Also paying $85 (PDF) to Web Listings was the 2015 campaign for Democrat Jim Kenney, the current mayor of Philadelphia.

A fund for the New York City Council campaign of Zead Ramadan (D) forked over $85 to Web Listings in 2013.

Also in 2013, the Committee to Elect Judge Victor Heutsche (D) paid $85 to keep his Web site in good standing with Web Listings. Paul T. Davis, a former Democratic state representative from Kansas handed $85 (PDF) to Web Listings in 2012.

Image: Better Business Bureau.

Lest anyone think that somehow Democratic candidates for office are more susceptible to these types of schemes, a review of the publicly-searchable campaign payments to Web Listings Inc. uncovered by Guilmette shows a majority of them were for Web sites supporting Republican candidates.

The Friends of Mike Turzai committee spent $65 in 2010 on the GOP Representative from Pennsylvania.

The fundraising committee for Republican Dick Black‘s 2012 campaign for the Virginia Senate also paid Web Listings Inc. $85. The campaign to elect Ben Chafin as a Republican delegate in Virginia in 2013 also paid out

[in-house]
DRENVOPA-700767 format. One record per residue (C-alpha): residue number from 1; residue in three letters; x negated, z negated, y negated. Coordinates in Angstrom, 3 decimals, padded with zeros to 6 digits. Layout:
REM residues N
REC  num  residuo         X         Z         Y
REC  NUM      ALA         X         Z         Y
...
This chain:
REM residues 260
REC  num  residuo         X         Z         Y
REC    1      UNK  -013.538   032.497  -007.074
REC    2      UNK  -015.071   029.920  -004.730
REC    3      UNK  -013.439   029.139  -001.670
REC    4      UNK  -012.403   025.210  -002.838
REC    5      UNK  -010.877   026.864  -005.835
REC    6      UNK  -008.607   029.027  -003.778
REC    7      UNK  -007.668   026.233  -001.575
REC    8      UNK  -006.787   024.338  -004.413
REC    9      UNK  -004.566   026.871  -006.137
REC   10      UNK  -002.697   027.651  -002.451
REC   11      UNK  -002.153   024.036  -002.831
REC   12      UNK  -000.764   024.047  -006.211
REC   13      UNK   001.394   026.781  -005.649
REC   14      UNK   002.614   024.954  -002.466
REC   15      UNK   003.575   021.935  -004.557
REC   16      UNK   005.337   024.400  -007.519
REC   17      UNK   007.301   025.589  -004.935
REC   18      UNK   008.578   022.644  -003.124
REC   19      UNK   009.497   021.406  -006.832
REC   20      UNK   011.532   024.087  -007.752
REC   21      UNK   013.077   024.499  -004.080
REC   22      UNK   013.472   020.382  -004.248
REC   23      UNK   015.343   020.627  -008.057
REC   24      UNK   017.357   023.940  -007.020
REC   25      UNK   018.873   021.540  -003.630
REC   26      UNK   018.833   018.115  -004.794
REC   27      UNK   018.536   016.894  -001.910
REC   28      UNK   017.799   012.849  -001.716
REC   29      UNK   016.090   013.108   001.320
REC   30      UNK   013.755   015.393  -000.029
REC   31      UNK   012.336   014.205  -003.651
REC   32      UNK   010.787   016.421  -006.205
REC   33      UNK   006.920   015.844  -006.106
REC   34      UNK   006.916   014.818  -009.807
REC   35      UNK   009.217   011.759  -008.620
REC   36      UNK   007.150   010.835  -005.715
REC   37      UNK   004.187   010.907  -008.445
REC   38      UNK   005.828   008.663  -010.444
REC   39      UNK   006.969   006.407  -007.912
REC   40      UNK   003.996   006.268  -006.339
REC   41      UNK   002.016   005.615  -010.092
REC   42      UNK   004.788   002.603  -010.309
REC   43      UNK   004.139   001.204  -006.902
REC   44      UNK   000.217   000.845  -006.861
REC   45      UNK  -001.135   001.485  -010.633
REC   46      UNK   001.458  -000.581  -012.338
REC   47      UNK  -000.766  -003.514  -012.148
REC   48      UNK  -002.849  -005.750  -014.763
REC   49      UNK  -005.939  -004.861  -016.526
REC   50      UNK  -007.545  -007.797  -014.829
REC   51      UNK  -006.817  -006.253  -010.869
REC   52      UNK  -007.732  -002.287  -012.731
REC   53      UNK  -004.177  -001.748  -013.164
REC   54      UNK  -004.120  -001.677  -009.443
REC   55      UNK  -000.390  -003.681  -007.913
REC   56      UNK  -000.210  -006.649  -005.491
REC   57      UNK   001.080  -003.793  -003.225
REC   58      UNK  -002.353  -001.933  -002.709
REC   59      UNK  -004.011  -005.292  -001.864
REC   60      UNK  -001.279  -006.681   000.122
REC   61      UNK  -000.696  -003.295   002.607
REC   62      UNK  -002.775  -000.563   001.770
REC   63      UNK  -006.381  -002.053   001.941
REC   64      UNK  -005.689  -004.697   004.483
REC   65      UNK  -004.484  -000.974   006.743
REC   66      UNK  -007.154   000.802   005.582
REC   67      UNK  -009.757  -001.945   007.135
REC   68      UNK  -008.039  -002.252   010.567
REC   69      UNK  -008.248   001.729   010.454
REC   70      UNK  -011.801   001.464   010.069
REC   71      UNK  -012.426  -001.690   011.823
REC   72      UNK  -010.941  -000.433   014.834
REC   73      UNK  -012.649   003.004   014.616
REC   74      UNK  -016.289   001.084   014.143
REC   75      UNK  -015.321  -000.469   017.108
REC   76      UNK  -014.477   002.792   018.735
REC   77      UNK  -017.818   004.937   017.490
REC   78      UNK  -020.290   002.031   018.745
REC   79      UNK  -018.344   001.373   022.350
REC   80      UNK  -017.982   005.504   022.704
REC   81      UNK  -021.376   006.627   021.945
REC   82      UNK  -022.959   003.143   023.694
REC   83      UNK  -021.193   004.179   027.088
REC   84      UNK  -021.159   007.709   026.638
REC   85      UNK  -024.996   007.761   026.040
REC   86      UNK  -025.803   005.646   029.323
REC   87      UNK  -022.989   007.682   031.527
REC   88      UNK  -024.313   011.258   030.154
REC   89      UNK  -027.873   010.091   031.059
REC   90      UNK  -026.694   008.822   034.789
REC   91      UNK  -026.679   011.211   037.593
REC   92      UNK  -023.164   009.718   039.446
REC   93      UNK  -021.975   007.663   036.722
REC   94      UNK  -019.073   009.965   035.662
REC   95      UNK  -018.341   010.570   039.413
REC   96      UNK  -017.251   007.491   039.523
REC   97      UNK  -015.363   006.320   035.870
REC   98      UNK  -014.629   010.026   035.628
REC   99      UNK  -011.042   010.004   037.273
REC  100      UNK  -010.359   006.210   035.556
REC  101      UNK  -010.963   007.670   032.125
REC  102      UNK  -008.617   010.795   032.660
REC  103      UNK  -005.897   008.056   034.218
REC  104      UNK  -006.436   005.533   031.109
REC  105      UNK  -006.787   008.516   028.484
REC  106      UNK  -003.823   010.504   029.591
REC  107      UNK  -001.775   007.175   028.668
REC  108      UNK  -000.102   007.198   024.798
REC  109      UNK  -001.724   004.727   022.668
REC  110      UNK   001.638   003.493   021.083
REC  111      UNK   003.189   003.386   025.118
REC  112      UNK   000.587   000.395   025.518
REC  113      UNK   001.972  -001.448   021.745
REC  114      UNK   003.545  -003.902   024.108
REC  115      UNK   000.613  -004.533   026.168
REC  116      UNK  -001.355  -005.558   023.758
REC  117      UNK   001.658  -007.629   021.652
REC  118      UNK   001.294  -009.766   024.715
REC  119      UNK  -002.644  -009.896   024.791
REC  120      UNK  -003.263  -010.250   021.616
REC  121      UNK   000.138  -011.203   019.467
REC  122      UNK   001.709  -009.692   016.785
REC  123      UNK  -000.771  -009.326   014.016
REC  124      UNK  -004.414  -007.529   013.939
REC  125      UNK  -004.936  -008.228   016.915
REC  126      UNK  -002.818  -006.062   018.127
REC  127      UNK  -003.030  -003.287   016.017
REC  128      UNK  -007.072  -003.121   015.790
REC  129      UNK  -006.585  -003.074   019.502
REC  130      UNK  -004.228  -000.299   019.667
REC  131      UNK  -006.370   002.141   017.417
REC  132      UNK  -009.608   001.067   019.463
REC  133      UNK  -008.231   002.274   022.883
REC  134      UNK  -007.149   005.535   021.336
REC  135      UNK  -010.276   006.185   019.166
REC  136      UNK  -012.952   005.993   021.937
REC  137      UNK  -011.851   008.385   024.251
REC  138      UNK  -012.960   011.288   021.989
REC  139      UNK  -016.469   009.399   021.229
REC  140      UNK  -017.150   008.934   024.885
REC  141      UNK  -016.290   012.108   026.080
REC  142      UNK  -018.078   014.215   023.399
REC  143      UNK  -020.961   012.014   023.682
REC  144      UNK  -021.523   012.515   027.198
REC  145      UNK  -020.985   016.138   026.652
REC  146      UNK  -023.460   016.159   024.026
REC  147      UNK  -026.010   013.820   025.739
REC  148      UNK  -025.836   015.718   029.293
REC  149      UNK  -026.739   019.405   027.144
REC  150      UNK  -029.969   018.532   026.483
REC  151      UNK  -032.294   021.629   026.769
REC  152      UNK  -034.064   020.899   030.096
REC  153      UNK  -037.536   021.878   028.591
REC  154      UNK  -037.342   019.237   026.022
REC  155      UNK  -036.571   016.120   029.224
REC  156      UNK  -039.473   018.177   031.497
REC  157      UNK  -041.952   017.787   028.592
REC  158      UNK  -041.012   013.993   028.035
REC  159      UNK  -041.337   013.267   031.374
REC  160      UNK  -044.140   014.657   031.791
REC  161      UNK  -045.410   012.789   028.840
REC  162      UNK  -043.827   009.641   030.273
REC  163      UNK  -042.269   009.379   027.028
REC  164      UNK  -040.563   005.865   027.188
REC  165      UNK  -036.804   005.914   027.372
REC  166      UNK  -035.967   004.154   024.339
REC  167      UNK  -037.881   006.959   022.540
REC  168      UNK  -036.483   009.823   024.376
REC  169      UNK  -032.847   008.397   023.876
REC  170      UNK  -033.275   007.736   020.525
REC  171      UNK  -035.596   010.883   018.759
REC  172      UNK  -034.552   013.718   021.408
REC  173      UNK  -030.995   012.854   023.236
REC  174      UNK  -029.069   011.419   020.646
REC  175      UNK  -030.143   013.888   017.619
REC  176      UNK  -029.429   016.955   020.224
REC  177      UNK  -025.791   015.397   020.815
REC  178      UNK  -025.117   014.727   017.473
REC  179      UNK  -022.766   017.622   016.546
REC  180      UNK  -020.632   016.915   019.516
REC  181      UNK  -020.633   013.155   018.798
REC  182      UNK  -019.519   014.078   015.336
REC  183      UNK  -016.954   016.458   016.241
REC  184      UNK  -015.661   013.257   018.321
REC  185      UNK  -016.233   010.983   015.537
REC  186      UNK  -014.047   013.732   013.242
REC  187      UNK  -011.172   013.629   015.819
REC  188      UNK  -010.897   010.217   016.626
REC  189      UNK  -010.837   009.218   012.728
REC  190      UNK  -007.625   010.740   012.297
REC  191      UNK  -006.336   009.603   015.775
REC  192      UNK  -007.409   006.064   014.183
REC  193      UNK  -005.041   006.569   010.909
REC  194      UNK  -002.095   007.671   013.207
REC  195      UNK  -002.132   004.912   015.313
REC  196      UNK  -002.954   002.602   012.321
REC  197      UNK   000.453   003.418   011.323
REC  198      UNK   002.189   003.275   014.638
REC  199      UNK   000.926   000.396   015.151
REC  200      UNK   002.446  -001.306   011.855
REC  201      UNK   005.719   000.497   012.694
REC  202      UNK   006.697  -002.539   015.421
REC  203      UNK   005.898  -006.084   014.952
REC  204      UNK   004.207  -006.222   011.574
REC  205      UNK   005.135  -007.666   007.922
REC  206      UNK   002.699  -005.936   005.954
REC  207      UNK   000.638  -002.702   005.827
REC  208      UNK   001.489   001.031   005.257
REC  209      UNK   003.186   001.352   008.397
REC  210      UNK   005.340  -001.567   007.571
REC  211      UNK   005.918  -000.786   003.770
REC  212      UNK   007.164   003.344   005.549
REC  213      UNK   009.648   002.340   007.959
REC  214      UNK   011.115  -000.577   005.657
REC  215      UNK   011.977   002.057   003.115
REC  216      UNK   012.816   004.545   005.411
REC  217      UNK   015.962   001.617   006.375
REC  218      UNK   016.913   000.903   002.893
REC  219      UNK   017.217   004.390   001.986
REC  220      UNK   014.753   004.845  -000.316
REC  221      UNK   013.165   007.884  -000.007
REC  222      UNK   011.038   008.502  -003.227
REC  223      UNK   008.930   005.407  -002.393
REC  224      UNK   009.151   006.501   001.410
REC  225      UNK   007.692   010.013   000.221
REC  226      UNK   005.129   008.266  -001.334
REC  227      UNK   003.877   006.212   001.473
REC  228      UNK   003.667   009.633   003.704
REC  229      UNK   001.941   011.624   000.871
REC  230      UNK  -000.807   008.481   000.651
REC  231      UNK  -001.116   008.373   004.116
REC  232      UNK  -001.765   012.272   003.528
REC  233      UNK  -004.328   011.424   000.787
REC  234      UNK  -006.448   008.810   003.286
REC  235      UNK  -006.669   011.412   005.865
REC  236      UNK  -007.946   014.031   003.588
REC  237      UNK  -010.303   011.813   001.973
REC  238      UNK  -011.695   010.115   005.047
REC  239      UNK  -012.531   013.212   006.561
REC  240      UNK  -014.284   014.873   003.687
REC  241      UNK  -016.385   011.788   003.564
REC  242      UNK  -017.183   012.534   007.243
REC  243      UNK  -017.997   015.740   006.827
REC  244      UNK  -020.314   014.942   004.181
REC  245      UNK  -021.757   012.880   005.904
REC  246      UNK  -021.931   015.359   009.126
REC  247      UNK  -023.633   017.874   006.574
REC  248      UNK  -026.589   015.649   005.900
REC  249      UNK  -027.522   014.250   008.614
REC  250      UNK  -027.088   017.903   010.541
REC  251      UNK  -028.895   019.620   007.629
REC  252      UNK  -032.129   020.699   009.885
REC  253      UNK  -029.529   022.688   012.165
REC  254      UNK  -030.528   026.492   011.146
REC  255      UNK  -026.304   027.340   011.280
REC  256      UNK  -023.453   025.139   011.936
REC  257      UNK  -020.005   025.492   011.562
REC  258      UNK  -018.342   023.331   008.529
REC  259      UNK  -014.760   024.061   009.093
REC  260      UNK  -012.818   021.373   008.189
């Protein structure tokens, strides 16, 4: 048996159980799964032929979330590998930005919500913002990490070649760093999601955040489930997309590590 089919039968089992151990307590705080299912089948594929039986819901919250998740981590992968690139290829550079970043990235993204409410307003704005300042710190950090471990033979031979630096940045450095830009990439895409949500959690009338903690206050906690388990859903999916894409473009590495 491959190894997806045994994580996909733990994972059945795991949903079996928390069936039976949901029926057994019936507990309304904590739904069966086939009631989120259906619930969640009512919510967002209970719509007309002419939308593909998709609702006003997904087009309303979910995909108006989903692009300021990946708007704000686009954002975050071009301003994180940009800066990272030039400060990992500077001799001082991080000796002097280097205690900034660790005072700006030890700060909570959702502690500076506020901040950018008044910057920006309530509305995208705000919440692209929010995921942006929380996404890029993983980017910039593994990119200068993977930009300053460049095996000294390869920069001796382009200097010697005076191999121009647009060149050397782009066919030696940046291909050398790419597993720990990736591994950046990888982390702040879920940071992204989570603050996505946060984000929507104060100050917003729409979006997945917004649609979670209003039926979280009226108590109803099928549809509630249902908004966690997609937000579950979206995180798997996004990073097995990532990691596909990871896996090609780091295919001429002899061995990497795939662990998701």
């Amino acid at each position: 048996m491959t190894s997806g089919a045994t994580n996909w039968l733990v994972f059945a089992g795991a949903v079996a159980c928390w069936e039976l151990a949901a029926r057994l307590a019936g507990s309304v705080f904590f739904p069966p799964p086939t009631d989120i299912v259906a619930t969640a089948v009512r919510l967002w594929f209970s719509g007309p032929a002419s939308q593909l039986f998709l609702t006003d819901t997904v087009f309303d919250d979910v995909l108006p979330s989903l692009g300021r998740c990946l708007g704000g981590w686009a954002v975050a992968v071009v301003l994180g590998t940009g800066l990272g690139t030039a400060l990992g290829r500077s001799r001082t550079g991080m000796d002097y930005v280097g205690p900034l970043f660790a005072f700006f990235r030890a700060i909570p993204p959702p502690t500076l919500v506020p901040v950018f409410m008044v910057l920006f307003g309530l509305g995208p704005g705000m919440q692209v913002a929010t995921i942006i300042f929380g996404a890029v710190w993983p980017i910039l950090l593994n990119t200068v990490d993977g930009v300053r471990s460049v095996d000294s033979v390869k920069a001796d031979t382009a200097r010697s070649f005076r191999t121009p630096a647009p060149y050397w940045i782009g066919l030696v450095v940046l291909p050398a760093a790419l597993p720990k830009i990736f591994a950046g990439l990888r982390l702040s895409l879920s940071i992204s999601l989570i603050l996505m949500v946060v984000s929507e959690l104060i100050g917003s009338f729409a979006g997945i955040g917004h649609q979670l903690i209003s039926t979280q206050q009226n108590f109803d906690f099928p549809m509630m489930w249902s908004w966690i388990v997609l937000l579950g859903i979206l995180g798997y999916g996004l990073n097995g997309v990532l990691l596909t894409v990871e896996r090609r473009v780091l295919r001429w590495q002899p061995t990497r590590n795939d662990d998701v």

Robert Montgomery, a former GOP state representative in Kansas, paid $85 (PDF) to Web Listings in 2012.

Those in charge of the purse strings for the “Friends of GOP New York State Senator Tom Croci” fund paid $65 in 2011 to keep his political Web site full of search engine goodness.

Paying $85 each to Web Listings in 2012 were the judicial campaigns for Louisiana GOP Judge John Slattery, and Lynn Donald Stewart, who successfully got re-elected to the Nevada state assembly that year.

Perhaps the most reliable customers of Web Listings’ dubious services have been cities, towns and municipalities across the United States. Somehow, the people in charge of the purse strings for Simpson County, Kentucky paid $85 notices from Web Listings Inc. three years in a row (2016, 2017 and 2018).

Other state and local governments that paid Web Listings for their imaginary services include El Paso County in Texas; the city council of Watertown, S.D.; the City of Cudahy, Wisconsin; the Village of Bedford Park in Cook County, Illinois; the city council in Osawatomie, Kansas; the board of supervisors in Clarke County, Iowa; Lake County, Colorado; the Morenci Areas Schools in Morenci, Michigan.